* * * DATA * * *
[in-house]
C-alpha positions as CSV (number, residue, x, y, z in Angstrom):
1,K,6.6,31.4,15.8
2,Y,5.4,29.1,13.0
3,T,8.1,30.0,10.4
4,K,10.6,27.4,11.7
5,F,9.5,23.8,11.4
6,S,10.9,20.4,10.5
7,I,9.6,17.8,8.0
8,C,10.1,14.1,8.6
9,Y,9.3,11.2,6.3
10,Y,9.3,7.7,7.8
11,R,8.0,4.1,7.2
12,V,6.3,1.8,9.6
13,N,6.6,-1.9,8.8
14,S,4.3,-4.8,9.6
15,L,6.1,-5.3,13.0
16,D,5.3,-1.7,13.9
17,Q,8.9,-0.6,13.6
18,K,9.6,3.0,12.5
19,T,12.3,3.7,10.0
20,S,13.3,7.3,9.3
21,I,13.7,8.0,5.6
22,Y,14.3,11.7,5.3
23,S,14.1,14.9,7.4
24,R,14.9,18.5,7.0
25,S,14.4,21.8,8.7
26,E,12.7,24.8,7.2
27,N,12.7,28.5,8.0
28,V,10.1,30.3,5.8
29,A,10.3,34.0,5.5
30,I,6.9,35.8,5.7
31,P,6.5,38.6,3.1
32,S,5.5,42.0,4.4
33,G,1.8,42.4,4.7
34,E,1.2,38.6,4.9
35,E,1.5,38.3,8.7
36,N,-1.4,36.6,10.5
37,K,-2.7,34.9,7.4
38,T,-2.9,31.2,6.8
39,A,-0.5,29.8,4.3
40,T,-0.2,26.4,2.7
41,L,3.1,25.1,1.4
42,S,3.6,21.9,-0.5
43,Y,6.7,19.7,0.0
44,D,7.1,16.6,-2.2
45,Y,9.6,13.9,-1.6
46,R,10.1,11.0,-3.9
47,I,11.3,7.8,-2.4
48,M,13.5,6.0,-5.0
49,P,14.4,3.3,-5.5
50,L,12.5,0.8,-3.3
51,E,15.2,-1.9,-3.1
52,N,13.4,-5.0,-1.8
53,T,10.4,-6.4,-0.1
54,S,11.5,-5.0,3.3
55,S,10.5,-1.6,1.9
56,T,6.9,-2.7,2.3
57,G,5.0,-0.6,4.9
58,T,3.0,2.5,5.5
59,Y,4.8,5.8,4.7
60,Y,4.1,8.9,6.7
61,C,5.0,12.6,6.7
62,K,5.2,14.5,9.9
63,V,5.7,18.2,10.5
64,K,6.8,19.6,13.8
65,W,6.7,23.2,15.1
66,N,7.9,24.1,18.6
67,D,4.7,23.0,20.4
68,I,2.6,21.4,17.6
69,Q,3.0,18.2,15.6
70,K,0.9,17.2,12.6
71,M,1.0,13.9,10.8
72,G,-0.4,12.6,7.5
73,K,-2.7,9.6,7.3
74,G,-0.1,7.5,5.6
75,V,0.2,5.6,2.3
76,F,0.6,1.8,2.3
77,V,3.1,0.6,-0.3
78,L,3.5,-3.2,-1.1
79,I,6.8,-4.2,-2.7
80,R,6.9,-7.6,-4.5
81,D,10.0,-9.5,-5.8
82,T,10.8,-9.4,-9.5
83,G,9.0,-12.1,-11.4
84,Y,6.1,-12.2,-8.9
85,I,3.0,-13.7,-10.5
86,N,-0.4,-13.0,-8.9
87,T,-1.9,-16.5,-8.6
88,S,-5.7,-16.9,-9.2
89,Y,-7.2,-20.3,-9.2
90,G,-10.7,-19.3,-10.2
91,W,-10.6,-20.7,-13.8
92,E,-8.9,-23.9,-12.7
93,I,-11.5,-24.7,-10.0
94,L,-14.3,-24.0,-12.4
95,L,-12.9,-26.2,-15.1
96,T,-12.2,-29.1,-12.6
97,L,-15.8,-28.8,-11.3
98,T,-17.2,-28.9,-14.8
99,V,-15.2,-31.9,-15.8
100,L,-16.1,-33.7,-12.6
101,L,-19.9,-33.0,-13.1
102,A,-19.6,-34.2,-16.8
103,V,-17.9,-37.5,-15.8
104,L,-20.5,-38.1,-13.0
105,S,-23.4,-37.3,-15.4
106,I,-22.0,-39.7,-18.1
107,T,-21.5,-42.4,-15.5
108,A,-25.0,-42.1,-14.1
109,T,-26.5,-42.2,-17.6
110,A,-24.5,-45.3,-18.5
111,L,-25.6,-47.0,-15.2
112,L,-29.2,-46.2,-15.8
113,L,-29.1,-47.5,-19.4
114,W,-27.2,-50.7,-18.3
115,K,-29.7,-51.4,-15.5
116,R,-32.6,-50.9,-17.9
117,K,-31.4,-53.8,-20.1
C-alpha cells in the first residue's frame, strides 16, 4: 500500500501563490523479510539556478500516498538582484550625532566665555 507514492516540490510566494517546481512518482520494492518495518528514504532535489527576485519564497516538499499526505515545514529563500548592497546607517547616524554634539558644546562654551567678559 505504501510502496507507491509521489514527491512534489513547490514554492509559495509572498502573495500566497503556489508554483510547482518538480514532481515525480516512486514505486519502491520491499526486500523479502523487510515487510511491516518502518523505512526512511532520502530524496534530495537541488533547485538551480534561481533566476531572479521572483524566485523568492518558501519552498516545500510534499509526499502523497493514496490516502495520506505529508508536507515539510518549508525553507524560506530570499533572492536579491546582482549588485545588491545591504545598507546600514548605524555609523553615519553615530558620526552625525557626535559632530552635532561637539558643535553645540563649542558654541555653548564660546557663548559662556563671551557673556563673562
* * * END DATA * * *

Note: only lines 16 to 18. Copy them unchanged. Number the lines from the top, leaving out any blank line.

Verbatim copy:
14,S,4.3,-4.8,9.6
15,L,6.1,-5.3,13.0
16,D,5.3,-1.7,13.9